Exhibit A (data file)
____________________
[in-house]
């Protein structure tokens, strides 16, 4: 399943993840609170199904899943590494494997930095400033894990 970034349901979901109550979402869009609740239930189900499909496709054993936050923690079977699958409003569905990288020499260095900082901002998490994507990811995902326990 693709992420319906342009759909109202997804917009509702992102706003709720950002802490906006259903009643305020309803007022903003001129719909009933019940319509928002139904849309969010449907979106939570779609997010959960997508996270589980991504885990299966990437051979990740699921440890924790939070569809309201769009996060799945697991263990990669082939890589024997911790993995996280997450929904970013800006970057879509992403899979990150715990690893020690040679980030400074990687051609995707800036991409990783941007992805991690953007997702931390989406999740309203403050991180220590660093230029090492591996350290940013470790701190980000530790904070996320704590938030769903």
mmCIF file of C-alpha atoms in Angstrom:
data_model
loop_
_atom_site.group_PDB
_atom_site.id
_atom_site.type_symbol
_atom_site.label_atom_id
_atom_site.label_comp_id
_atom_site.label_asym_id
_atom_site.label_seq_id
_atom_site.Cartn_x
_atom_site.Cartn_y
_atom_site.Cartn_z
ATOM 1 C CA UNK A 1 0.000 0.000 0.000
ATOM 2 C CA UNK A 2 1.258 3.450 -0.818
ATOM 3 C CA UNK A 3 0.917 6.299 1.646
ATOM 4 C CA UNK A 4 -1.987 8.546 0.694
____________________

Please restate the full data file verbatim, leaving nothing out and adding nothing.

[in-house]
């Protein structure tokens, strides 16, 4: 399943993840609170199904899943590494494997930095400033894990 970034349901979901109550979402869009609740239930189900499909496709054993936050923690079977699958409003569905990288020499260095900082901002998490994507990811995902326990 693709992420319906342009759909109202997804917009509702992102706003709720950002802490906006259903009643305020309803007022903003001129719909009933019940319509928002139904849309969010449907979106939570779609997010959960997508996270589980991504885990299966990437051979990740699921440890924790939070569809309201769009996060799945697991263990990669082939890589024997911790993995996280997450929904970013800006970057879509992403899979990150715990690893020690040679980030400074990687051609995707800036991409990783941007992805991690953007997702931390989406999740309203403050991180220590660093230029090492591996350290940013470790701190980000530790904070996320704590938030769903």
mmCIF file of C-alpha atoms in Angstrom:
data_model
loop_
_atom_site.group_PDB
_atom_site.id
_atom_site.type_symbol
_atom_site.label_atom_id
_atom_site.label_comp_id
_atom_site.label_asym_id
_atom_site.label_seq_id
_atom_site.Cartn_x
_atom_site.Cartn_y
_atom_site.Cartn_z
ATOM 1 C CA UNK A 1 0.000 0.000 0.000
ATOM 2 C CA UNK A 2 1.258 3.450 -0.818
ATOM 3 C CA UNK A 3 0.917 6.299 1.646
ATOM 4 C CA UNK A 4 -1.987 8.546 0.694